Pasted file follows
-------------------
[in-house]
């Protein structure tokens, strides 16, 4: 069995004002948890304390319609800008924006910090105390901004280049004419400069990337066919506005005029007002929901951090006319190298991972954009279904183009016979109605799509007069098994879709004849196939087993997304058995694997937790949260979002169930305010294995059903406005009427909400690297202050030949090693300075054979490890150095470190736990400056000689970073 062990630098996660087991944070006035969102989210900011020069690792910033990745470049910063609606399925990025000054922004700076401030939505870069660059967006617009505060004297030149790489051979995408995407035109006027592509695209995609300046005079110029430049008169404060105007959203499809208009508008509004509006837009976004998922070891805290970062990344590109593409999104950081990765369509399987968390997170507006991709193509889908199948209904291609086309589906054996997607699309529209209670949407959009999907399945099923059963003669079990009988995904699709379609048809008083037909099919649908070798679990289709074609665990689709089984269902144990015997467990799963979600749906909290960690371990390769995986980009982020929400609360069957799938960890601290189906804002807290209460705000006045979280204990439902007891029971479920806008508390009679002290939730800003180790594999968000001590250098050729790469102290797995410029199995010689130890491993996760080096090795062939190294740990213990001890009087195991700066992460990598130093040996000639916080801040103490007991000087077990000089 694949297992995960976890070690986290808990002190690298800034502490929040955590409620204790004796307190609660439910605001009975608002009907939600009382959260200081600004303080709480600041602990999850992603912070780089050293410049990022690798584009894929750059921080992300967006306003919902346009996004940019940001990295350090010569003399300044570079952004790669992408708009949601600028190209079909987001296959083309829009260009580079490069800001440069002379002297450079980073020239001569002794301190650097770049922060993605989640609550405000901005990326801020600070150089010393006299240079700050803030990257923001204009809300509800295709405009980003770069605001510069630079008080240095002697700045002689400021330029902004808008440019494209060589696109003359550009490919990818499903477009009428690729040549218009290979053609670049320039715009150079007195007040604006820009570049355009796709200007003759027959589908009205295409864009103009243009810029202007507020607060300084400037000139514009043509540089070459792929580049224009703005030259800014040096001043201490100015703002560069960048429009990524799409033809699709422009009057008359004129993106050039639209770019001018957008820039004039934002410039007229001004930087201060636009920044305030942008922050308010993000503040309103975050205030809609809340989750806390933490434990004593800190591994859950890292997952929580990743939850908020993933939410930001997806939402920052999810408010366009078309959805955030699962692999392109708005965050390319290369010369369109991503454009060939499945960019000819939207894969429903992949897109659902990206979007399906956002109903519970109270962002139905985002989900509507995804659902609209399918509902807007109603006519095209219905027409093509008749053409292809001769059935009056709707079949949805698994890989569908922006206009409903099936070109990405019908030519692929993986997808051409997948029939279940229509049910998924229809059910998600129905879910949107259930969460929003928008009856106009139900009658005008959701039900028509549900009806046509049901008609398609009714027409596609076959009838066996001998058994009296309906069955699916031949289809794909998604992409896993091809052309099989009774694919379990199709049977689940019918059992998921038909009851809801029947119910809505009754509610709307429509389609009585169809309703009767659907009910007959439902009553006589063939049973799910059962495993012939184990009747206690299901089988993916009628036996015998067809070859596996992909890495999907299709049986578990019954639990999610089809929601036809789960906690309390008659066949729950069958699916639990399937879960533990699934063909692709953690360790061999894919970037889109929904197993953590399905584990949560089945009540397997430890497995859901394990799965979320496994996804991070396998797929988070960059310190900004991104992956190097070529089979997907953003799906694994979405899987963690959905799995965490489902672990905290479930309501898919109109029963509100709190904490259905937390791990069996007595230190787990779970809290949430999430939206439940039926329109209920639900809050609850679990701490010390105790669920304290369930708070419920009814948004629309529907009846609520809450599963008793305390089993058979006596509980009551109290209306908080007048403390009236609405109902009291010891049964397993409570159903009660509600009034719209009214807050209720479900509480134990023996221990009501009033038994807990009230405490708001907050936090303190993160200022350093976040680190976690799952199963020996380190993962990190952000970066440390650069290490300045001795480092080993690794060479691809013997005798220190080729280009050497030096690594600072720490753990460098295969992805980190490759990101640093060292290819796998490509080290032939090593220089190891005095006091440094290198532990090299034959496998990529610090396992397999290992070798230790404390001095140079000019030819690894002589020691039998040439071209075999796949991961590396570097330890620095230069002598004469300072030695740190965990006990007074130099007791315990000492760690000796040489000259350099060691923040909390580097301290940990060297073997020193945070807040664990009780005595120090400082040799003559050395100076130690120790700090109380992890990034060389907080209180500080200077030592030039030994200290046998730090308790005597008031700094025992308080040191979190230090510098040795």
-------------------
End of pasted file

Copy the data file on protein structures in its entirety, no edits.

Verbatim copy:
[in-house]
């Protein structure tokens, strides 16, 4: 069995004002948890304390319609800008924006910090105390901004280049004419400069990337066919506005005029007002929901951090006319190298991972954009279904183009016979109605799509007069098994879709004849196939087993997304058995694997937790949260979002169930305010294995059903406005009427909400690297202050030949090693300075054979490890150095470190736990400056000689970073 062990630098996660087991944070006035969102989210900011020069690792910033990745470049910063609606399925990025000054922004700076401030939505870069660059967006617009505060004297030149790489051979995408995407035109006027592509695209995609300046005079110029430049008169404060105007959203499809208009508008509004509006837009976004998922070891805290970062990344590109593409999104950081990765369509399987968390997170507006991709193509889908199948209904291609086309589906054996997607699309529209209670949407959009999907399945099923059963003669079990009988995904699709379609048809008083037909099919649908070798679990289709074609665990689709089984269902144990015997467990799963979600749906909290960690371990390769995986980009982020929400609360069957799938960890601290189906804002807290209460705000006045979280204990439902007891029971479920806008508390009679002290939730800003180790594999968000001590250098050729790469102290797995410029199995010689130890491993996760080096090795062939190294740990213990001890009087195991700066992460990598130093040996000639916080801040103490007991000087077990000089 694949297992995960976890070690986290808990002190690298800034502490929040955590409620204790004796307190609660439910605001009975608002009907939600009382959260200081600004303080709480600041602990999850992603912070780089050293410049990022690798584009894929750059921080992300967006306003919902346009996004940019940001990295350090010569003399300044570079952004790669992408708009949601600028190209079909987001296959083309829009260009580079490069800001440069002379002297450079980073020239001569002794301190650097770049922060993605989640609550405000901005990326801020600070150089010393006299240079700050803030990257923001204009809300509800295709405009980003770069605001510069630079008080240095002697700045002689400021330029902004808008440019494209060589696109003359550009490919990818499903477009009428690729040549218009290979053609670049320039715009150079007195007040604006820009570049355009796709200007003759027959589908009205295409864009103009243009810029202007507020607060300084400037000139514009043509540089070459792929580049224009703005030259800014040096001043201490100015703002560069960048429009990524799409033809699709422009009057008359004129993106050039639209770019001018957008820039004039934002410039007229001004930087201060636009920044305030942008922050308010993000503040309103975050205030809609809340989750806390933490434990004593800190591994859950890292997952929580990743939850908020993933939410930001997806939402920052999810408010366009078309959805955030699962692999392109708005965050390319290369010369369109991503454009060939499945960019000819939207894969429903992949897109659902990206979007399906956002109903519970109270962002139905985002989900509507995804659902609209399918509902807007109603006519095209219905027409093509008749053409292809001769059935009056709707079949949805698994890989569908922006206009409903099936070109990405019908030519692929993986997808051409997948029939279940229509049910998924229809059910998600129905879910949107259930969460929003928008009856106009139900009658005008959701039900028509549900009806046509049901008609398609009714027409596609076959009838066996001998058994009296309906069955699916031949289809794909998604992409896993091809052309099989009774694919379990199709049977689940019918059992998921038909009851809801029947119910809505009754509610709307429509389609009585169809309703009767659907009910007959439902009553006589063939049973799910059962495993012939184990009747206690299901089988993916009628036996015998067809070859596996992909890495999907299709049986578990019954639990999610089809929601036809789960906690309390008659066949729950069958699916639990399937879960533990699934063909692709953690360790061999894919970037889109929904197993953590399905584990949560089945009540397997430890497995859901394990799965979320496994996804991070396998797929988070960059310190900004991104992956190097070529089979997907953003799906694994979405899987963690959905799995965490489902672990905290479930309501898919109109029963509100709190904490259905937390791990069996007595230190787990779970809290949430999430939206439940039926329109209920639900809050609850679990701490010390105790669920304290369930708070419920009814948004629309529907009846609520809450599963008793305390089993058979006596509980009551109290209306908080007048403390009236609405109902009291010891049964397993409570159903009660509600009034719209009214807050209720479900509480134990023996221990009501009033038994807990009230405490708001907050936090303190993160200022350093976040680190976690799952199963020996380190993962990190952000970066440390650069290490300045001795480092080993690794060479691809013997005798220190080729280009050497030096690594600072720490753990460098295969992805980190490759990101640093060292290819796998490509080290032939090593220089190891005095006091440094290198532990090299034959496998990529610090396992397999290992070798230790404390001095140079000019030819690894002589020691039998040439071209075999796949991961590396570097330890620095230069002598004469300072030695740190965990006990007074130099007791315990000492760690000796040489000259350099060691923040909390580097301290940990060297073997020193945070807040664990009780005595120090400082040799003559050395100076130690120790700090109380992890990034060389907080209180500080200077030592030039030994200290046998730090308790005597008031700094025992308080040191979190230090510098040795």